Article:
The Drowsy Chaperone begins in the blackout with a cranky voice calling out into the darkness. "I hate theater," it says. "It's always so disappointing, isn't it?" Lights finally come up, illuminating an unremarkable apartment and its lone occupant, the Man in Chair. He shares a little prayer before the start of any live performance asking God to keep things short — two hours at the most. Additional requests are just as modest: a story, "a few good songs" and some good old fashioned escapism.
I've felt this poor man's pain since the first time I sat down to watch The Drowsy Chaperone, a parody of 1920's era musical comedies that takes its share of pokes at modern fare ("Please Elton John, must we continue this charade!"). The Man in Chair loves theater, of course. Or what it's capable of anyway. He's just picky. Discerning.
Theater Memphis' take on this instant classic is knowing and no holds barred, with a terrific cast that includes Jason Spitzer as the curmudgeonly man, with Gia Welch as a superstar giving up her career for love, and Annie Freres as the titular chaperone.
There's so much more I could say about this cast and all its performers but maybe reviews shouldn't be too long either. How about we wrap with a classic: Don't miss this one.
I regret that I've been occupied with other stories of late and unable to blog about Laughter on the 23rd Floor. Or, to be precise, I regret that I haven't blogged about its source material Your Show of Shows starring Sid Caesar and Imogene Coca, and boasting one of the greatest comedy writing teams of all time. The roster included Mel Brooks, Carl Reiner, Lucille Kallen and Laughter author Neil Simon among others. Best I can say at this point: Those unfamiliar are overdue a YouTube binge. It was SNL when words like "pregnant" were too racy. But in spite of a more restrictive environment, Caesar's team regularly delivered smart, relevant material. Maybe even too smart for network TV, which always looked to grab the biggest audience possible no matter how low you had to aim.
Your Show of Shows represented an extraordinary convergence of talent and its quirky backstage life has been eulogized memorialized in TV's Dick Van Dyke Show, Simon's Laughter, and the wonderful Peter O'Toole film My Favorite Year.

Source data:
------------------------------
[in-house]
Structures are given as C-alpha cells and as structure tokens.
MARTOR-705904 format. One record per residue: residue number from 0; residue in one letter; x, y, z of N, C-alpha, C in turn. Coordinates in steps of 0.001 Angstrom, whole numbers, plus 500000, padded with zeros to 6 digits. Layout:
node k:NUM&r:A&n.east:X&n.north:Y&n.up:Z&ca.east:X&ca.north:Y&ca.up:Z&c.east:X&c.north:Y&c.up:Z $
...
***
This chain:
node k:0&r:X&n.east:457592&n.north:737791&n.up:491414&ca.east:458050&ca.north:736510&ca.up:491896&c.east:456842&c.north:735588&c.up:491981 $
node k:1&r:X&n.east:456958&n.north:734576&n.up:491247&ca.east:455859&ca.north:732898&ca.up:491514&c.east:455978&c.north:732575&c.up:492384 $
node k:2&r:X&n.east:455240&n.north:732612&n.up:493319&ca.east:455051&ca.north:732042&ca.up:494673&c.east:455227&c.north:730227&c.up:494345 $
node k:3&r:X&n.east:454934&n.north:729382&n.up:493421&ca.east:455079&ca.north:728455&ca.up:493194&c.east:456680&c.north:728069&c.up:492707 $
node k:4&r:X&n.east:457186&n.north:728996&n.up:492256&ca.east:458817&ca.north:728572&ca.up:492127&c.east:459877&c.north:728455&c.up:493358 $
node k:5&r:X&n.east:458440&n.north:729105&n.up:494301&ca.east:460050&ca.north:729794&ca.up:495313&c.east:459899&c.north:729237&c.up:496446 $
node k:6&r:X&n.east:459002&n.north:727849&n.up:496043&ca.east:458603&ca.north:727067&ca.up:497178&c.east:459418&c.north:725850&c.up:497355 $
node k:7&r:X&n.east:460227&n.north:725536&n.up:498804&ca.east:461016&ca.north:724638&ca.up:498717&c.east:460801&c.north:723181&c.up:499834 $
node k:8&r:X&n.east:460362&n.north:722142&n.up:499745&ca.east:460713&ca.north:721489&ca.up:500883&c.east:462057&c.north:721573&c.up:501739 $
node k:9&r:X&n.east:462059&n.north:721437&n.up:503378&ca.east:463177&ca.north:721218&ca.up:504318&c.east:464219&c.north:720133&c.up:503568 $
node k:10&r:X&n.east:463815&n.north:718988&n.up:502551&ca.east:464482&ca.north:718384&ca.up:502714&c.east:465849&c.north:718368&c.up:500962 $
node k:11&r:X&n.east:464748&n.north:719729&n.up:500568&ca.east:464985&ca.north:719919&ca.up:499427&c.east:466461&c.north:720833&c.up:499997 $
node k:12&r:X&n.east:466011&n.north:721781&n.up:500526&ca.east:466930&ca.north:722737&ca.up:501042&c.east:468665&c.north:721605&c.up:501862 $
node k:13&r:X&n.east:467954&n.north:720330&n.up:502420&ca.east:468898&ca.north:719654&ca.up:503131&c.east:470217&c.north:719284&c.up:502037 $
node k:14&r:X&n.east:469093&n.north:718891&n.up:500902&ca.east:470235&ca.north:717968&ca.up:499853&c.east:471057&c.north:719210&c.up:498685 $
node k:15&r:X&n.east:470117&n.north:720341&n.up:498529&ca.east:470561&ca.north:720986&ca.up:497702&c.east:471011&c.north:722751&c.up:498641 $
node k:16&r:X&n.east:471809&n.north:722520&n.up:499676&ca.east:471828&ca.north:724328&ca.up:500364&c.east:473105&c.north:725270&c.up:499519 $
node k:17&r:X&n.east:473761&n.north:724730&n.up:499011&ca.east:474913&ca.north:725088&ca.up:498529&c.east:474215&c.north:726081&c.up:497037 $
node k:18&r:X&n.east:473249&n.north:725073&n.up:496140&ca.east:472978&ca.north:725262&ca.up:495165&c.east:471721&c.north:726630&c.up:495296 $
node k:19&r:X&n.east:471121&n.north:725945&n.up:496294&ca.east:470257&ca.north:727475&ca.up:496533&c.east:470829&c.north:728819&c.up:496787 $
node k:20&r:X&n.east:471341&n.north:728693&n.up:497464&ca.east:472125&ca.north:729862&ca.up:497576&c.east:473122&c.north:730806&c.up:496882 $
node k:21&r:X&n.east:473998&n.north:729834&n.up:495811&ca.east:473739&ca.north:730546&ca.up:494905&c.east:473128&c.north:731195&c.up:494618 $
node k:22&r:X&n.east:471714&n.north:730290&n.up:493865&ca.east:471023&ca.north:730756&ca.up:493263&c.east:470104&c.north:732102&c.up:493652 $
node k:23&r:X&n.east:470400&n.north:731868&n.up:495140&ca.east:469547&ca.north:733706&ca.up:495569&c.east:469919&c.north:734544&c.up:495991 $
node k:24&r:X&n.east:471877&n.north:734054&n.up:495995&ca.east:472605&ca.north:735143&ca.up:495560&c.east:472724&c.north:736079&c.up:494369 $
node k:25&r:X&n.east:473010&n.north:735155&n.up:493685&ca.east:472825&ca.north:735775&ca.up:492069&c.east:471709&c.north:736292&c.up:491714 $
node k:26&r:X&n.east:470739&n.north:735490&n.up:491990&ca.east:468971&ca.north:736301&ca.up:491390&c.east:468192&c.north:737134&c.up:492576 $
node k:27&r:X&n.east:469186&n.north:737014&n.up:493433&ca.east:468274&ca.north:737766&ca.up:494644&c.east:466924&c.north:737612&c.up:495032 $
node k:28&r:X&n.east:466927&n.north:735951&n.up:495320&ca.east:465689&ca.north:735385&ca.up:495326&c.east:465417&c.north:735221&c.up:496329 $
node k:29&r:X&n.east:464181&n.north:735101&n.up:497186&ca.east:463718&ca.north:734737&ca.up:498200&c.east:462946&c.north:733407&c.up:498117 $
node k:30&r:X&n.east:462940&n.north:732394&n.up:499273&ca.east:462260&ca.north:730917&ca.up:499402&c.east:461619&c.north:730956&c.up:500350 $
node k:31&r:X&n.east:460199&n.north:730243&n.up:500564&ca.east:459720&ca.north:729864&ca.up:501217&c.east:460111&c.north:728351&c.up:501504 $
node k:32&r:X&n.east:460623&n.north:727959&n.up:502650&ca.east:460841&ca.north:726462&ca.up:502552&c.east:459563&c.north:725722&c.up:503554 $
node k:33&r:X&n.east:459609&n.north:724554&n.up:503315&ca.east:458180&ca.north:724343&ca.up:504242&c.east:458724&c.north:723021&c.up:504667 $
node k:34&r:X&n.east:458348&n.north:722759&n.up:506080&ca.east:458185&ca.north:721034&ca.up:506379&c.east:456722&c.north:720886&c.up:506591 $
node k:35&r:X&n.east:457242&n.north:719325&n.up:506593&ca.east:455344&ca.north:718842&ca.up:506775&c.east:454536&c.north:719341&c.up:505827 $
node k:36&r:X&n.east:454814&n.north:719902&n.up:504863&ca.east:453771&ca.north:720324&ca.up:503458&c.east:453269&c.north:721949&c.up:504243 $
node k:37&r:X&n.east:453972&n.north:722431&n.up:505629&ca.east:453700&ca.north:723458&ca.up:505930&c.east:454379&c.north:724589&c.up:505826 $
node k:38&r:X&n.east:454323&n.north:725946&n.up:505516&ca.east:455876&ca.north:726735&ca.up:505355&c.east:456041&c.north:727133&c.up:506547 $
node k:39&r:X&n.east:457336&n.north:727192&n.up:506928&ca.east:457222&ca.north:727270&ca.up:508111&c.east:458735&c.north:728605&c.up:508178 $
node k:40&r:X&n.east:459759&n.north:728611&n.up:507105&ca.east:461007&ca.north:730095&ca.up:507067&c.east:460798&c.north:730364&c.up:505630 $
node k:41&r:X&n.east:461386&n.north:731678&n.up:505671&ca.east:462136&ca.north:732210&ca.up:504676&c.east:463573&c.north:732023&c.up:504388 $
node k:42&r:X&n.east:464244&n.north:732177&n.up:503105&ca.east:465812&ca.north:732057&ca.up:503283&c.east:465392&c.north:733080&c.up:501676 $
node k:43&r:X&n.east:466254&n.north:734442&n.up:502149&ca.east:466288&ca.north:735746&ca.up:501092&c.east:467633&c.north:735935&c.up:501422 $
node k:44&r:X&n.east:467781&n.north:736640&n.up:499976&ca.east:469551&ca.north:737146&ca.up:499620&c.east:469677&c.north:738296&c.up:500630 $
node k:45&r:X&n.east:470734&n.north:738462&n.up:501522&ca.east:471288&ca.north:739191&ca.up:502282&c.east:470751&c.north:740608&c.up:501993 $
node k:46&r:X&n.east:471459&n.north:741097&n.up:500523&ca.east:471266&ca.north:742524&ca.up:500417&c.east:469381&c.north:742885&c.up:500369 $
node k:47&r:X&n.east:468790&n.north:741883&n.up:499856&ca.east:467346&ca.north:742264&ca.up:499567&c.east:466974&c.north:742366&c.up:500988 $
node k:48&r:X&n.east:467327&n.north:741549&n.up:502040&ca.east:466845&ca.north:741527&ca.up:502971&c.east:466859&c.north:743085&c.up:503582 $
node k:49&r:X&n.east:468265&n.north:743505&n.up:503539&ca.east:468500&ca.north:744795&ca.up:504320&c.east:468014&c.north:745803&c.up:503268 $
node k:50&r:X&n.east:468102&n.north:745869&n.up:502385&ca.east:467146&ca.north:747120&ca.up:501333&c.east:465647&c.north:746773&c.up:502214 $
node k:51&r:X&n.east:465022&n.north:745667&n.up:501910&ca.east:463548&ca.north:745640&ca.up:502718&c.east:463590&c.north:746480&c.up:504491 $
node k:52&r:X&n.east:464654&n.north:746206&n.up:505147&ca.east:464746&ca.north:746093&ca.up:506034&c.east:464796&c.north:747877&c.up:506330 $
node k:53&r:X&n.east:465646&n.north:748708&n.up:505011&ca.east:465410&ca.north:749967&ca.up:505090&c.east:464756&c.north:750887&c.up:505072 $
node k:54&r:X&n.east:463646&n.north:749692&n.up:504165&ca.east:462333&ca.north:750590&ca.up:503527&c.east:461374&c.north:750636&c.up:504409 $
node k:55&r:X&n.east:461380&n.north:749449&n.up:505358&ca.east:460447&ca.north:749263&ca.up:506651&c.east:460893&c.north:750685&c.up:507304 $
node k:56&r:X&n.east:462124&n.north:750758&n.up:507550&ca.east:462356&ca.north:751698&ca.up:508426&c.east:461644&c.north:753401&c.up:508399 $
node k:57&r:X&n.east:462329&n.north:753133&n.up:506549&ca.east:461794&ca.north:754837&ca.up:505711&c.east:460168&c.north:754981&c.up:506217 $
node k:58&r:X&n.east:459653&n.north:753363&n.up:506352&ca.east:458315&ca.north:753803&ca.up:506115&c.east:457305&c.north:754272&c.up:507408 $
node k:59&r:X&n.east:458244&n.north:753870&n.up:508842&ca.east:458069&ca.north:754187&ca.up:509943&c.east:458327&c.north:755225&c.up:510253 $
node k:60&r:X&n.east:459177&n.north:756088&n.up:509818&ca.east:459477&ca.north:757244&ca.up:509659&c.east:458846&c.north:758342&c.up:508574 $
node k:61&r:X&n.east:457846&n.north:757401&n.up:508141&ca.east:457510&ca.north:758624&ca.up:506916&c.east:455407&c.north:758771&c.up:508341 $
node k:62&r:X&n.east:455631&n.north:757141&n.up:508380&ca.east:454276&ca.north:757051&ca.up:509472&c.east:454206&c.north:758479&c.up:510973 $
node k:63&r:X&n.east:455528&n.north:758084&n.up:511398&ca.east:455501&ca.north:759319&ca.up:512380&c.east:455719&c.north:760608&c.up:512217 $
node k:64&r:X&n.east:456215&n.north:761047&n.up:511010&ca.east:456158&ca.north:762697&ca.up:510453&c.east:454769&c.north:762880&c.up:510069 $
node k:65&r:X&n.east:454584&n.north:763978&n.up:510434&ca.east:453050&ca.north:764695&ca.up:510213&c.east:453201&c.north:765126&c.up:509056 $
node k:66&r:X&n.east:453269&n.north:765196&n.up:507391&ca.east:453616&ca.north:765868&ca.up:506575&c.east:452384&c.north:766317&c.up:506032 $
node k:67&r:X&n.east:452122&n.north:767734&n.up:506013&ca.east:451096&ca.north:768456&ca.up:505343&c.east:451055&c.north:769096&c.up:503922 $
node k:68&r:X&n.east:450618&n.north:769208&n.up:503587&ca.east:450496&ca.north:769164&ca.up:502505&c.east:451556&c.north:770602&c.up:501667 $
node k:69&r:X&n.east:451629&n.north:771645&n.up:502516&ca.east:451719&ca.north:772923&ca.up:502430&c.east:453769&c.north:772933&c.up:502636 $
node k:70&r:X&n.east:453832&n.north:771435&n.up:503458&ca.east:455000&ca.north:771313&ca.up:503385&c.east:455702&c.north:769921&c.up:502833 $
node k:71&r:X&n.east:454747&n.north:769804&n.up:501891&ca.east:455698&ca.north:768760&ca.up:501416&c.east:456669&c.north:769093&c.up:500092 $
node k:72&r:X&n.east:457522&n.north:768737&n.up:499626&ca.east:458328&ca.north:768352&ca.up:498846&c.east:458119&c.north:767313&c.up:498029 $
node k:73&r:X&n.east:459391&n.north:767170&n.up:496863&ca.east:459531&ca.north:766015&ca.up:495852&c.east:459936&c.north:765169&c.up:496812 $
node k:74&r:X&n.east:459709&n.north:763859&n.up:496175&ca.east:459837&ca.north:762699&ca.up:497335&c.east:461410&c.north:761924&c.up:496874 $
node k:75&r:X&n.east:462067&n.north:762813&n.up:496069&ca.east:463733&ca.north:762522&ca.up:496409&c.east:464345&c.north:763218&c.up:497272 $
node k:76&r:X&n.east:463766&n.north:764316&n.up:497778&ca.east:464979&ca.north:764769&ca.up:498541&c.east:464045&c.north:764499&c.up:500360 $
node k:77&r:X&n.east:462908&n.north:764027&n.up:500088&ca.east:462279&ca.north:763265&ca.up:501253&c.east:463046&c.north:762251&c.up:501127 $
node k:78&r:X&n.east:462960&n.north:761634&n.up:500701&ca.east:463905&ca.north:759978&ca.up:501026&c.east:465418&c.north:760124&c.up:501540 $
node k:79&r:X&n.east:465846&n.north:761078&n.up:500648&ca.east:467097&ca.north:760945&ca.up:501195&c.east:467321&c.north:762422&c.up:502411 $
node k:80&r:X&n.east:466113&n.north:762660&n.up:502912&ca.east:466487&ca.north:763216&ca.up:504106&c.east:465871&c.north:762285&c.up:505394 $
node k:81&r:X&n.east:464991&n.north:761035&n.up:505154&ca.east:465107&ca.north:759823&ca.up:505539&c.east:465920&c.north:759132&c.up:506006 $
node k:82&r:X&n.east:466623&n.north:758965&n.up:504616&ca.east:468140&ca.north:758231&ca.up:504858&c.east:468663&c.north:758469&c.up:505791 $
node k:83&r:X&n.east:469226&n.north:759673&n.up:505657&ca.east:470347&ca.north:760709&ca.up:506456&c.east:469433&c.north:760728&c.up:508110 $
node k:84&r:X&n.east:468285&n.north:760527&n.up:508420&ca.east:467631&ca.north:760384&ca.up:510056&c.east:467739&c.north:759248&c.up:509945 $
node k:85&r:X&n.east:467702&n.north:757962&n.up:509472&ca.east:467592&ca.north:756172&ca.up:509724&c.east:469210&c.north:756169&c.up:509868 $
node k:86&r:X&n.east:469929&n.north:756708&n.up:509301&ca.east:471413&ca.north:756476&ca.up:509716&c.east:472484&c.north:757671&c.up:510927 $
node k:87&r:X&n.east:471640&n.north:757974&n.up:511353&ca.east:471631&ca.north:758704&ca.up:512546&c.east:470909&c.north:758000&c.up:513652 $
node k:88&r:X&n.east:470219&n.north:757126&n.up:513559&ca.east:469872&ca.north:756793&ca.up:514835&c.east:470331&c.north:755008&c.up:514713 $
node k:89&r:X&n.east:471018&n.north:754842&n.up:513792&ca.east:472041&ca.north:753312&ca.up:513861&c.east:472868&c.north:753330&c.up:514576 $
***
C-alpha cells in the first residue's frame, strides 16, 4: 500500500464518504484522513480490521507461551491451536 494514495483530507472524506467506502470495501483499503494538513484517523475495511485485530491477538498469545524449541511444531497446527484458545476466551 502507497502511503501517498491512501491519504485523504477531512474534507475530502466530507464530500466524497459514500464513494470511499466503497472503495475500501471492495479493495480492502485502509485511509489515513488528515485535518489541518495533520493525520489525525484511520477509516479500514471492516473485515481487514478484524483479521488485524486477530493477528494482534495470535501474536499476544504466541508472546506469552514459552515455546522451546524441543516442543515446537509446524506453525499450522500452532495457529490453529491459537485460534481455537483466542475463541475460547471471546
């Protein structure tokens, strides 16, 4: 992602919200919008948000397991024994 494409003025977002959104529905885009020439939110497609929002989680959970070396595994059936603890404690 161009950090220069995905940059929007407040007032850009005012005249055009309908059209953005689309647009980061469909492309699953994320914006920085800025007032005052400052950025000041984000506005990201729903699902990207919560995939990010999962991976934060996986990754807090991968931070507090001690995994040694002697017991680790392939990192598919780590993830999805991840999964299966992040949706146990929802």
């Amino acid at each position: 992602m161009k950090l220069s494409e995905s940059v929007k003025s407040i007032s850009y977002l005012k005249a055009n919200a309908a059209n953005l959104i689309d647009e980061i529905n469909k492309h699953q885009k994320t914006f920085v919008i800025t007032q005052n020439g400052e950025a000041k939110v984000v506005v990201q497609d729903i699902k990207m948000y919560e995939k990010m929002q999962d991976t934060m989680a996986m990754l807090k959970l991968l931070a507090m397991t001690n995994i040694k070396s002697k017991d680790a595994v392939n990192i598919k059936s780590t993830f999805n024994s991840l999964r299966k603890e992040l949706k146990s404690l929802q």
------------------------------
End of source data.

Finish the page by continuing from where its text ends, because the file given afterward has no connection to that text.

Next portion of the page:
Like Drowsy Chaperone, Laughter on the 23rd Floor pivots around a narrator. Unlike Chaperone, we're never given that much of a reason to care about this storyteller, loosely based on the playwright. He's just a device to set things up and wrap them up in a show with not much story, but a whole lot of character.
From people punching holes in the wall to running gags and unexpected changes of pants, the conflict and physical comedy in Laughter on the 23d Floor echoes the source material. What it may lack story-wise, it more than makes up for in opportunities for laughs.
Michael Gravois digs into the role of Max Prince, loosely based on the driven but booze and pill-addled Caesar. With a believable, manic edge Gravois convinces us he's the kind of guy who might write a post sobriety novel titled Where've I Been? But there's no starring role in this comedy, it's the kind of ensemble where one weak link breaks the chain. Gravois is supported by a gaggle of solid comic performers including Jonathan Christian, Brent Davis, and Kim Sanders as various other members of the greatest writers room in the history of writers rooms.
I've never been a Simon fan — an unpopular opinion I know. And structurally speaking, this is arguably one of a prolific writer's most paint-by-numbers efforts. It may not be a great play. But when the characters come to life and the comedy cooks it can be a helluva show.